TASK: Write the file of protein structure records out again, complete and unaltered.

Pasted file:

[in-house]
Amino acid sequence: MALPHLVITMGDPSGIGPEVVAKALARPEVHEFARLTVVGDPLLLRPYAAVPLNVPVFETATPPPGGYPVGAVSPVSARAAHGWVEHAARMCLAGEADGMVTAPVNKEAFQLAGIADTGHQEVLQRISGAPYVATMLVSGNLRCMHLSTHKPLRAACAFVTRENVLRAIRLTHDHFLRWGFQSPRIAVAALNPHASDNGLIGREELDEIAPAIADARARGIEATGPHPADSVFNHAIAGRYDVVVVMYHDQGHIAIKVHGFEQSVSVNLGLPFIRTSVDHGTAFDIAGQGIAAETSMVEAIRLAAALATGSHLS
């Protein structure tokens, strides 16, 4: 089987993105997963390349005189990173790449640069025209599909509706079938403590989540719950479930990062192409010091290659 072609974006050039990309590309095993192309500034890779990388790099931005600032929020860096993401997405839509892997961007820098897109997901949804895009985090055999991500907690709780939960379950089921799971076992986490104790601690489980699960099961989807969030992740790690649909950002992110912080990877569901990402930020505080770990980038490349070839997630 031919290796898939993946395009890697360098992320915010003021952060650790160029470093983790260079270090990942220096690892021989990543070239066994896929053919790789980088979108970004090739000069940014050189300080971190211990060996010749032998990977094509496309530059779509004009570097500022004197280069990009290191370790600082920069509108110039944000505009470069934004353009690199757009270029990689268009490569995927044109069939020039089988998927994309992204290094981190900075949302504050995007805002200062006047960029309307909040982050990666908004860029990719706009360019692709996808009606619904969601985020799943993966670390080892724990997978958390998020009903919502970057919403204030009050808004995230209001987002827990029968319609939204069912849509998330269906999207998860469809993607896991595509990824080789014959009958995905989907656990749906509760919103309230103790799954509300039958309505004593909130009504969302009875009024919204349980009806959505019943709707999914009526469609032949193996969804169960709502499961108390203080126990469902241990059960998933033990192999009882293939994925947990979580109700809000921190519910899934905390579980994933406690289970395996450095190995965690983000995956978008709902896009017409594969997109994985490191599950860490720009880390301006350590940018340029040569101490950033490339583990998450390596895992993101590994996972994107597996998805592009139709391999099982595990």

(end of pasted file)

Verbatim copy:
[in-house]
Amino acid sequence: MALPHLVITMGDPSGIGPEVVAKALARPEVHEFARLTVVGDPLLLRPYAAVPLNVPVFETATPPPGGYPVGAVSPVSARAAHGWVEHAARMCLAGEADGMVTAPVNKEAFQLAGIADTGHQEVLQRISGAPYVATMLVSGNLRCMHLSTHKPLRAACAFVTRENVLRAIRLTHDHFLRWGFQSPRIAVAALNPHASDNGLIGREELDEIAPAIADARARGIEATGPHPADSVFNHAIAGRYDVVVVMYHDQGHIAIKVHGFEQSVSVNLGLPFIRTSVDHGTAFDIAGQGIAAETSMVEAIRLAAALATGSHLS
């Protein structure tokens, strides 16, 4: 089987993105997963390349005189990173790449640069025209599909509706079938403590989540719950479930990062192409010091290659 072609974006050039990309590309095993192309500034890779990388790099931005600032929020860096993401997405839509892997961007820098897109997901949804895009985090055999991500907690709780939960379950089921799971076992986490104790601690489980699960099961989807969030992740790690649909950002992110912080990877569901990402930020505080770990980038490349070839997630 031919290796898939993946395009890697360098992320915010003021952060650790160029470093983790260079270090990942220096690892021989990543070239066994896929053919790789980088979108970004090739000069940014050189300080971190211990060996010749032998990977094509496309530059779509004009570097500022004197280069990009290191370790600082920069509108110039944000505009470069934004353009690199757009270029990689268009490569995927044109069939020039089988998927994309992204290094981190900075949302504050995007805002200062006047960029309307909040982050990666908004860029990719706009360019692709996808009606619904969601985020799943993966670390080892724990997978958390998020009903919502970057919403204030009050808004995230209001987002827990029968319609939204069912849509998330269906999207998860469809993607896991595509990824080789014959009958995905989907656990749906509760919103309230103790799954509300039958309505004593909130009504969302009875009024919204349980009806959505019943709707999914009526469609032949193996969804169960709502499961108390203080126990469902241990059960998933033990192999009882293939994925947990979580109700809000921190519910899934905390579980994933406690289970395996450095190995965690983000995956978008709902896009017409594969997109994985490191599950860490720009880390301006350590940018340029040569101490950033490339583990998450390596895992993101590994996972994107597996998805592009139709391999099982595990």